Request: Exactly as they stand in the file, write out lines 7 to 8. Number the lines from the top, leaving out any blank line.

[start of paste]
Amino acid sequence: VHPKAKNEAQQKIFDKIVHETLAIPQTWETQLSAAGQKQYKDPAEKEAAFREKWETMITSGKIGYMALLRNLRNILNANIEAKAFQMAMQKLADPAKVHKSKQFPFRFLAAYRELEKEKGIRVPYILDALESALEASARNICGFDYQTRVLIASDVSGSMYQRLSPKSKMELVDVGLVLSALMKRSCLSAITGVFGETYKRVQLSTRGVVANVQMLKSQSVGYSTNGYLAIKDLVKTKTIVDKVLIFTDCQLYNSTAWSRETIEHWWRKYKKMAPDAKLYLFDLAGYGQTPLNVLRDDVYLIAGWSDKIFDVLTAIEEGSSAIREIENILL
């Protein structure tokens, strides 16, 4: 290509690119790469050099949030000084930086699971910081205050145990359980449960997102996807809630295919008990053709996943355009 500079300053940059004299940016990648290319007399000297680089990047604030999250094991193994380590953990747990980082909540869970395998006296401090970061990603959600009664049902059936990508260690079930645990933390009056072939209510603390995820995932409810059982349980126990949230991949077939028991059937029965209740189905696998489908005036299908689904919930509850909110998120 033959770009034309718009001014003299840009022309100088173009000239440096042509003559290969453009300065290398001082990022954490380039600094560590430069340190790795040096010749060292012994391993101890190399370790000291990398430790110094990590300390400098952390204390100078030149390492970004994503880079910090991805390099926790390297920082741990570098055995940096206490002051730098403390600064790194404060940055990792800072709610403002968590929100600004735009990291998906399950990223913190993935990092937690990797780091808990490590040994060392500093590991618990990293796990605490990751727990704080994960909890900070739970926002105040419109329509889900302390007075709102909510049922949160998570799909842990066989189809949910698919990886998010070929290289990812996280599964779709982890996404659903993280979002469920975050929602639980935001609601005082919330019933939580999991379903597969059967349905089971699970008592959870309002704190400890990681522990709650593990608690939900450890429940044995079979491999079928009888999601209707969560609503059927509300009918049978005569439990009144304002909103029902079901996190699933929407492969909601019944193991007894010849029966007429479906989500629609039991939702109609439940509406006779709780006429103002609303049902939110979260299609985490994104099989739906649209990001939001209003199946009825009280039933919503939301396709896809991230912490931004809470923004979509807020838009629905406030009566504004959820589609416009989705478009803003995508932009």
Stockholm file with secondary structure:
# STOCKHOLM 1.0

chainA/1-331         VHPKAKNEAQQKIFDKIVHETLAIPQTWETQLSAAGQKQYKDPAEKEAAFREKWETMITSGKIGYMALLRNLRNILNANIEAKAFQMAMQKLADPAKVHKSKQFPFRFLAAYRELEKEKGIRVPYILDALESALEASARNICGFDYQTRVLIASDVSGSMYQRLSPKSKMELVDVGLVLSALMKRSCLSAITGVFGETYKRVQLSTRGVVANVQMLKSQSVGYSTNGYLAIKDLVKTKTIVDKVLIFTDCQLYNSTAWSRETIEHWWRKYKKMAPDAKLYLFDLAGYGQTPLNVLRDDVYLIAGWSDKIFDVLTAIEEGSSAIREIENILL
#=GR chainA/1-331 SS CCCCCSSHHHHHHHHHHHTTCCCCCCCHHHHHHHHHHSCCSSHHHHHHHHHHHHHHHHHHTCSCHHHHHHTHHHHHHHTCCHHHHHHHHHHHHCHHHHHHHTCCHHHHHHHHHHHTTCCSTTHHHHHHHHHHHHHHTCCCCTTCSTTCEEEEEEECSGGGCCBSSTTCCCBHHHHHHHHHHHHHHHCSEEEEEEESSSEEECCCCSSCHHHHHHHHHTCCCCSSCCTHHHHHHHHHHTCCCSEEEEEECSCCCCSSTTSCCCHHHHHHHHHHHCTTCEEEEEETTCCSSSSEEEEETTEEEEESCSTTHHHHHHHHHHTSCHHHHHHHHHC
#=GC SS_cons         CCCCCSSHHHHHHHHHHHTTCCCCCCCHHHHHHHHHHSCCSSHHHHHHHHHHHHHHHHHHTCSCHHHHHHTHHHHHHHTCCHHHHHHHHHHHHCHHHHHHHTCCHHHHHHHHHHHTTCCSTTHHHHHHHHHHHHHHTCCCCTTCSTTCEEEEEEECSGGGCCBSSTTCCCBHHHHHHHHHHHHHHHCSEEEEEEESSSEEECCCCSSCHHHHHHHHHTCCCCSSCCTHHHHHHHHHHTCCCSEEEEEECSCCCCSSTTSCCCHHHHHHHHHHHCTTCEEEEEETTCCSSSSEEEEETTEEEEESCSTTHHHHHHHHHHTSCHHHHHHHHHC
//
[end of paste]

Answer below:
#=GC SS_cons         CCCCCSSHHHHHHHHHHHTTCCCCCCCHHHHHHHHHHSCCSSHHHHHHHHHHHHHHHHHHTCSCHHHHHHTHHHHHHHTCCHHHHHHHHHHHHCHHHHHHHTCCHHHHHHHHHHHTTCCSTTHHHHHHHHHHHHHHTCCCCTTCSTTCEEEEEEECSGGGCCBSSTTCCCBHHHHHHHHHHHHHHHCSEEEEEEESSSEEECCCCSSCHHHHHHHHHTCCCCSSCCTHHHHHHHHHHTCCCSEEEEEECSCCCCSSTTSCCCHHHHHHHHHHHCTTCEEEEEETTCCSSSSEEEEETTEEEEESCSTTHHHHHHHHHHTSCHHHHHHHHHC
//